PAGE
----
What a difference an 'a' makes

When Neil Armstrong stepped onto the moon in 1969, the world heard him proudly proclaim “That’s one small step for man, one giant leap for mankind.”

But the world might have misheard the astronaut, according to new research from a UO linguistics professor.

After Armstrong touched back down on Earth, he insisted that he actually said “that’s one small step for ‘a’ man, one giant leap for mankind.”  

Which makes a lot more sense. Without the “a” preceding “man,” he was essentially stating that the moon landing was both a small step and a giant leap for mankind. Unless he was broadcasting an intergalactic triple jump, that’s a bit contradictory.

But it’s difficult to confirm his claims using the audio recording of the moon landing. Between less-than-stellar recording technology and ample background noise, examinations of the sound files have produced mixed opinions over what the astronaut actually said.

When these audio recordings left Armstrong’s lunar locution an unsolved mystery, the UO’s Melissa Baese-Berk and scholars from Michigan State University and Ohio State University stepped in with their linguistics expertise to investigate the matter. Their analyses are detailed in a paper published Sept. 7 in PLOS ONE.

“Linguistic analysis gives us tools to examine Armstrong's claim,” said Baese-Berk, who specializes in speech production and perception. She focuses her research on issues such as the challenge of listening to speech in adverse conditions, like noisy galaxies, and the cognitive processes listeners use to decode messages with ambiguous language, like “for” versus “for a.”

Sound familiar?

The astronaut’s speech intrigued Baese-Berk because she saw an opportunity to apply her linguistics expertise to the broader world. While she concedes we’ll probably never uncover conclusive evidence to validate Armstrong’s assertion, she believes it is possible to examine the feasibility of his claim from the standpoint of both speech production  — what he said — and speech perception — what people heard, and whether that differed from reality).

This kind of audio mismatch is actually a common problem in speech processing because many factors, such as noise, muddled dialogue and accents, force listeners to decipher ambiguous words.    

According to Baese-Berk, listeners usually can get it right by considering context or the grammaticality of a sentence.

For instance, if someone hears “I’m hungry for a –eal”, and the last word is unclear, the listener will use context clues to correctly fill-in-the-blank with “meal” instead of similarly sounding words like “heel” or “seal” or “wheel”.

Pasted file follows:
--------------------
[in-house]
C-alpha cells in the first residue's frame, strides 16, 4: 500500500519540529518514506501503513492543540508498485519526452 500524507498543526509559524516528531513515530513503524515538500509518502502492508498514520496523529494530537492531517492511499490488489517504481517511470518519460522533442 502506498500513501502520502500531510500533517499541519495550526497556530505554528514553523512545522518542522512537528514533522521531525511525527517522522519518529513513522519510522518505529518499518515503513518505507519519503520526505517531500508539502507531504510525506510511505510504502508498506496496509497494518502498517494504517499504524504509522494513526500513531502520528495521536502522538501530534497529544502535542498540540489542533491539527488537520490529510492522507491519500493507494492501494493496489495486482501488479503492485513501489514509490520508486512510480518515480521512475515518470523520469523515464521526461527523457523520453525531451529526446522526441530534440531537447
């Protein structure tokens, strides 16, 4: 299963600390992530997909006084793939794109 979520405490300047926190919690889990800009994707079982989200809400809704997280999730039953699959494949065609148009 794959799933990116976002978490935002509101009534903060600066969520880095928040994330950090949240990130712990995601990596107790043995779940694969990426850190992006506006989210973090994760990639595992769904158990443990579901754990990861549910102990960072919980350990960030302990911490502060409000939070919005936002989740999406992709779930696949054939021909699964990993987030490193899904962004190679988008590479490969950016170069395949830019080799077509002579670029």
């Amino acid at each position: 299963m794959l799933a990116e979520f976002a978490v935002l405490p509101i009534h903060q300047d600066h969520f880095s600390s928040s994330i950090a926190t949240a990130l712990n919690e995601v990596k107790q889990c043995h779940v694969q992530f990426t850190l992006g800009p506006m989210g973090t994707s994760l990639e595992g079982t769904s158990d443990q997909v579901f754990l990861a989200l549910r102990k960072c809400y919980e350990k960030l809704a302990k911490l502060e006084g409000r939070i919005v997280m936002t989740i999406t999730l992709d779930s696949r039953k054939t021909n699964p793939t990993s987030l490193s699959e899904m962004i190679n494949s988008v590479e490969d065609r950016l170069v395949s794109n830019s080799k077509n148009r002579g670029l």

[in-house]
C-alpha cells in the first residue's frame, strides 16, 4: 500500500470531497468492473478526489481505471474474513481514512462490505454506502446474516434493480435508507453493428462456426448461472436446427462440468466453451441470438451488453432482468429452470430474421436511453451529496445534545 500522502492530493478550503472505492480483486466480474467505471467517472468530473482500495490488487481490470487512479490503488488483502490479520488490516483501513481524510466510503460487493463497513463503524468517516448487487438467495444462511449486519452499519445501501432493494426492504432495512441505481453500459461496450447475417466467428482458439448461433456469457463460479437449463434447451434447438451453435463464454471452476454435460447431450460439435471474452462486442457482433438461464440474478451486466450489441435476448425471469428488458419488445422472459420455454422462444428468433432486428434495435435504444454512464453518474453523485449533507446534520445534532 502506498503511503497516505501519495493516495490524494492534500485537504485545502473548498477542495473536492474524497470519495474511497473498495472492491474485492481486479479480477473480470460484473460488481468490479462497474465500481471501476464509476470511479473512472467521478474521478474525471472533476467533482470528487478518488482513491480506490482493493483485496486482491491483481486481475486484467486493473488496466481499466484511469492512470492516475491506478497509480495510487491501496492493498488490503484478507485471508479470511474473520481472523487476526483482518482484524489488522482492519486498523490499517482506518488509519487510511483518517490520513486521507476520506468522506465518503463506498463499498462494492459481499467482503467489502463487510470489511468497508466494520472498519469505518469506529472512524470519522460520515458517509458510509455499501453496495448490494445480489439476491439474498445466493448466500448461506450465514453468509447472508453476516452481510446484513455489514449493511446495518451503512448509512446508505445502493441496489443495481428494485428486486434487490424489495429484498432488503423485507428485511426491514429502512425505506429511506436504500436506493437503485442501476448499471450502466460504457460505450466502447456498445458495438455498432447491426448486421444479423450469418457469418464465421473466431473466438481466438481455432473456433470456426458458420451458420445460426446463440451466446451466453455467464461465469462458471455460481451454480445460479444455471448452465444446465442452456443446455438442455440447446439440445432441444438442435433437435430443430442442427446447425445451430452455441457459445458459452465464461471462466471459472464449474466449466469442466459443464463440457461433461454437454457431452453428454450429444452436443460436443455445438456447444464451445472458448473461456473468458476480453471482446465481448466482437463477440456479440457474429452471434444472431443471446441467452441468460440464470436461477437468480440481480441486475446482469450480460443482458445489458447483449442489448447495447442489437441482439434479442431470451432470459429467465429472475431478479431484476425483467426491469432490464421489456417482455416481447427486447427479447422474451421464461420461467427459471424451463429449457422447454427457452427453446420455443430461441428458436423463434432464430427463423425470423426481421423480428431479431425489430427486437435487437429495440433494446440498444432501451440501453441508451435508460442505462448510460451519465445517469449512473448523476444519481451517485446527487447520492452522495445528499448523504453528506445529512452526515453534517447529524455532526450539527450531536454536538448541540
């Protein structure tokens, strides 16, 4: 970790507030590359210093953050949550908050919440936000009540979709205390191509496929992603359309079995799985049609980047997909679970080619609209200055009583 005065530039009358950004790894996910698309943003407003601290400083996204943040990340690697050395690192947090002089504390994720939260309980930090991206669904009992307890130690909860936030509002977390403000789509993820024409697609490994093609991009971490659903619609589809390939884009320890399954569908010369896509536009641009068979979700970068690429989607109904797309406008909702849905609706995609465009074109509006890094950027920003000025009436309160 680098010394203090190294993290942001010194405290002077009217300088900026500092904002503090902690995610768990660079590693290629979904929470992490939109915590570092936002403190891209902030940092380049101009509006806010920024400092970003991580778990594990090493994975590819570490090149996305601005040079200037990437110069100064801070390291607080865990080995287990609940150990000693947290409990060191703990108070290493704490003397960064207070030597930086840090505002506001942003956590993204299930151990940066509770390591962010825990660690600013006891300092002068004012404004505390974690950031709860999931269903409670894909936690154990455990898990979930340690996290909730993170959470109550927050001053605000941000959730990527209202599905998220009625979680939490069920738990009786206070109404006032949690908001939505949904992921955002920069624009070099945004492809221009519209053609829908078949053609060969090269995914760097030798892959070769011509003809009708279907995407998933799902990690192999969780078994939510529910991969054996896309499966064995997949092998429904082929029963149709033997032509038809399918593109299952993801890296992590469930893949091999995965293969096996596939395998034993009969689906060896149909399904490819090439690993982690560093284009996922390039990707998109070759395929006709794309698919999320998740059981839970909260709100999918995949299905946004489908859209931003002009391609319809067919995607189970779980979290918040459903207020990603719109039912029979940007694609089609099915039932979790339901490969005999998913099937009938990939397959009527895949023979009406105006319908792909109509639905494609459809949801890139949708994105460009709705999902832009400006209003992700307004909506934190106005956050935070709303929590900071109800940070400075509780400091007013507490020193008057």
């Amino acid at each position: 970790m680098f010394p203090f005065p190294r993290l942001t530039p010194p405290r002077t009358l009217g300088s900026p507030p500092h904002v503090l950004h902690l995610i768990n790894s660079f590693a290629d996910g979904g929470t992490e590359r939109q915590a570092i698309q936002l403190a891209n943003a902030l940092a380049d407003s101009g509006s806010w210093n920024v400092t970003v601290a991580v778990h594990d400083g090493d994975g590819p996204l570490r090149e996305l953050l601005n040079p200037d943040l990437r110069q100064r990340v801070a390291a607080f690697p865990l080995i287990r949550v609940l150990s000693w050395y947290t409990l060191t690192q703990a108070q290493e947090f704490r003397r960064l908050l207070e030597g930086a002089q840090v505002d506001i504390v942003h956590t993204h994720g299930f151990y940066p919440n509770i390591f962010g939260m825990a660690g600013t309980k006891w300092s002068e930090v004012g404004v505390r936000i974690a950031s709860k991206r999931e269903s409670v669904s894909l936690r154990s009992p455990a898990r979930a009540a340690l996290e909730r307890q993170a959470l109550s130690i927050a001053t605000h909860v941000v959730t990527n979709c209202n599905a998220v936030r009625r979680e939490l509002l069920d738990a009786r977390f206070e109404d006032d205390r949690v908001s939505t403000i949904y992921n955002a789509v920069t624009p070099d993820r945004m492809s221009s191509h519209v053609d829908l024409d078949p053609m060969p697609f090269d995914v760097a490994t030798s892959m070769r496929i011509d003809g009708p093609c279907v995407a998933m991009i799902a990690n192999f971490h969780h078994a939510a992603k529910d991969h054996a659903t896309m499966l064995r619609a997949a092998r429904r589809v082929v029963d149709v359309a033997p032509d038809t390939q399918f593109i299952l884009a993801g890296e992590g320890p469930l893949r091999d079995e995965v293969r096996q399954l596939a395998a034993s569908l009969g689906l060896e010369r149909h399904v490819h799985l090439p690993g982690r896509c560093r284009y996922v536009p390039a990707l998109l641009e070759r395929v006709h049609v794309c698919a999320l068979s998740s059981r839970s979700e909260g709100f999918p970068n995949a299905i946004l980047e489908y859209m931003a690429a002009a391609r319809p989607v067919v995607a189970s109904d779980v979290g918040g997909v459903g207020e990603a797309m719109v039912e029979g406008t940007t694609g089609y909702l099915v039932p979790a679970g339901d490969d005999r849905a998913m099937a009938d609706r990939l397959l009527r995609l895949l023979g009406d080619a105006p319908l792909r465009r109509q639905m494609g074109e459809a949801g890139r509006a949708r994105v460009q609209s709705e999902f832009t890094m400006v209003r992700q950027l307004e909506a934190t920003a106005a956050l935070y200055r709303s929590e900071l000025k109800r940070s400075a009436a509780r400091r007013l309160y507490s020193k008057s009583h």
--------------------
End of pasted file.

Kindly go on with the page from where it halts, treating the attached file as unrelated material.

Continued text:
But shorter function words, like “for” and “for a,” present a greater challenge for listeners. If someone’s speech lacks sufficient syntactic information, listeners must resort to other tactics to decipher speech.

These tactics include cues like rate of speech. When listeners hear someone speaking fast, they predict that they will receive more acoustic information, more words. Whereas, when listeners hear slower, more rhythmic speech, they expect fewer syllables.

Now, listen to how Neil Armstrong talked when he set foot on the moon. Determining that he was speaking on the slower end of the spectrum is not rocket science. Which means in theory, listeners could have easily processed his “for a” as “for,” given that they were expecting fewer words from the slow-talking astronaut.

Baese-Berk and researchers decided to put this theory to the test.

“We wanted to examine cases of ‘for’ and ‘for a’ both in terms of their acoustic properties but also in terms of how people perceive these types of phrases,” Baese-Berk said.

In other words, the speed at which talkers say “for” versus “for a” and how listeners hear those words.

To do this, Baese-Berk and crew conducted a pair of time-based experiments using both talkers and listeners. They recruited participants from an area close to Armstrong’s hometown of Wapakoneta, Ohio, to eliminate one element of acoustic variability by ensuring a close match to the astronaut’s dialect.

In the first study, the researchers examined the production side of speech by analyzing how 40 different talkers produced both “for” and “for a” to determine whether enough overlap existed to create an “acoustically ambiguous environment.”

The results of the study showed that the production of “for” and “for a” are indeed “durationally ambiguous,” meaning Armstrong technically could have uttered either one. 

The second experiment assessed whether the perception of Armstrong’s words could be different from reality. Considering the astronaut faced what Baese-Berk described as a “perfect storm” of conditions for misperception — the technical difficulties of recording on the moon in 1969, the presence of ambiguous function words and the absence of sufficient syntactic context — that’s a real possibility.

The researchers had 50 listeners transcribe sentences that included “for a” at two different speeds, using language closely mimicking the amount of contextual information provided by Armstrong. As expected, the group reported not hearing the “a” nearly twice as often when the phrase was presented slowly.

Do the results of these experiments prove Neil Armstrong was telling the truth when he insisted he said “for a”?

“These results support the hypothesis that when target speech containing ‘for a’ is relatively fast compared with a (slower) context — similar to conditions apparently present in Neil Armstrong’s speech — listeners tend to perceive one word — for — rather than two words ‘for a,’” Baese-Berk writes.

Translation: Neil Armstrong probably was not all talk.

—By Emily Halnon, University Communications